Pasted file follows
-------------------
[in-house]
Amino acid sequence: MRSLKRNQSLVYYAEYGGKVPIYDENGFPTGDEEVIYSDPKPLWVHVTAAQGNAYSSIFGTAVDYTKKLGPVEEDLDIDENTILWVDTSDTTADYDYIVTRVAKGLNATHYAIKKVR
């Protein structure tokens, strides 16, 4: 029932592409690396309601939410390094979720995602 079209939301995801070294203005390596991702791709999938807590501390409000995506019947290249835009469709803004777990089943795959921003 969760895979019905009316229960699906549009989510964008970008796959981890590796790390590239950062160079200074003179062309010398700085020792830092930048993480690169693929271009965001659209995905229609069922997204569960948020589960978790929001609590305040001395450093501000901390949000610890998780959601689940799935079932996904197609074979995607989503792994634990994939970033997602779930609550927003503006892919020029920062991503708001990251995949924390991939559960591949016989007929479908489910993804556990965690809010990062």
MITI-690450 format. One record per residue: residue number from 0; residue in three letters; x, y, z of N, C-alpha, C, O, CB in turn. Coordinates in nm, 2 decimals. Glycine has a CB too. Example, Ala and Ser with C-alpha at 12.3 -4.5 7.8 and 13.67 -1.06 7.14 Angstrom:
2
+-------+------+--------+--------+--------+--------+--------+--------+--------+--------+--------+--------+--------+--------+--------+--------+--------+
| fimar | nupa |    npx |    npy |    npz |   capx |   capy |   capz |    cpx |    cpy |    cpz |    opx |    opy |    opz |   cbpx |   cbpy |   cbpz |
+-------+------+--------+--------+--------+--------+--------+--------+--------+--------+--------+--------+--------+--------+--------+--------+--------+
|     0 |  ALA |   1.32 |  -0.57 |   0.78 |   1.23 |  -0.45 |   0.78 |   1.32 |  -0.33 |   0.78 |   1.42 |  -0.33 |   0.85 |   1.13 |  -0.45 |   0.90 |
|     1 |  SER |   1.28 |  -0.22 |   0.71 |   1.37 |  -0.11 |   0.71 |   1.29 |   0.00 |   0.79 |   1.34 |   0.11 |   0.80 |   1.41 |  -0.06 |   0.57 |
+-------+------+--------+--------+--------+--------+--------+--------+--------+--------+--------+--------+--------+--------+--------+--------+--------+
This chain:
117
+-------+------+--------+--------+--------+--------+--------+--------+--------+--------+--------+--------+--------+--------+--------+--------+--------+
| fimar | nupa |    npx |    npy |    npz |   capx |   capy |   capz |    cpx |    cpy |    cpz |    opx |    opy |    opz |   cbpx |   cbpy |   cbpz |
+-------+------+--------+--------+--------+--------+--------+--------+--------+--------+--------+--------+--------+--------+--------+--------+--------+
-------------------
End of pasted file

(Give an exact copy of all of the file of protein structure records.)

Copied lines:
[in-house]
Amino acid sequence: MRSLKRNQSLVYYAEYGGKVPIYDENGFPTGDEEVIYSDPKPLWVHVTAAQGNAYSSIFGTAVDYTKKLGPVEEDLDIDENTILWVDTSDTTADYDYIVTRVAKGLNATHYAIKKVR
């Protein structure tokens, strides 16, 4: 029932592409690396309601939410390094979720995602 079209939301995801070294203005390596991702791709999938807590501390409000995506019947290249835009469709803004777990089943795959921003 969760895979019905009316229960699906549009989510964008970008796959981890590796790390590239950062160079200074003179062309010398700085020792830092930048993480690169693929271009965001659209995905229609069922997204569960948020589960978790929001609590305040001395450093501000901390949000610890998780959601689940799935079932996904197609074979995607989503792994634990994939970033997602779930609550927003503006892919020029920062991503708001990251995949924390991939559960591949016989007929479908489910993804556990965690809010990062």
MITI-690450 format. One record per residue: residue number from 0; residue in three letters; x, y, z of N, C-alpha, C, O, CB in turn. Coordinates in nm, 2 decimals. Glycine has a CB too. Example, Ala and Ser with C-alpha at 12.3 -4.5 7.8 and 13.67 -1.06 7.14 Angstrom:
2
+-------+------+--------+--------+--------+--------+--------+--------+--------+--------+--------+--------+--------+--------+--------+--------+--------+
| fimar | nupa |    npx |    npy |    npz |   capx |   capy |   capz |    cpx |    cpy |    cpz |    opx |    opy |    opz |   cbpx |   cbpy |   cbpz |
+-------+------+--------+--------+--------+--------+--------+--------+--------+--------+--------+--------+--------+--------+--------+--------+--------+
|     0 |  ALA |   1.32 |  -0.57 |   0.78 |   1.23 |  -0.45 |   0.78 |   1.32 |  -0.33 |   0.78 |   1.42 |  -0.33 |   0.85 |   1.13 |  -0.45 |   0.90 |
|     1 |  SER |   1.28 |  -0.22 |   0.71 |   1.37 |  -0.11 |   0.71 |   1.29 |   0.00 |   0.79 |   1.34 |   0.11 |   0.80 |   1.41 |  -0.06 |   0.57 |
+-------+------+--------+--------+--------+--------+--------+--------+--------+--------+--------+--------+--------+--------+--------+--------+--------+
This chain:
117
+-------+------+--------+--------+--------+--------+--------+--------+--------+--------+--------+--------+--------+--------+--------+--------+--------+
| fimar | nupa |    npx |    npy |    npz |   capx |   capy |   capz |    cpx |    cpy |    cpz |    opx |    opy |    opz |   cbpx |   cbpy |   cbpz |
+-------+------+--------+--------+--------+--------+--------+--------+--------+--------+--------+--------+--------+--------+--------+--------+--------+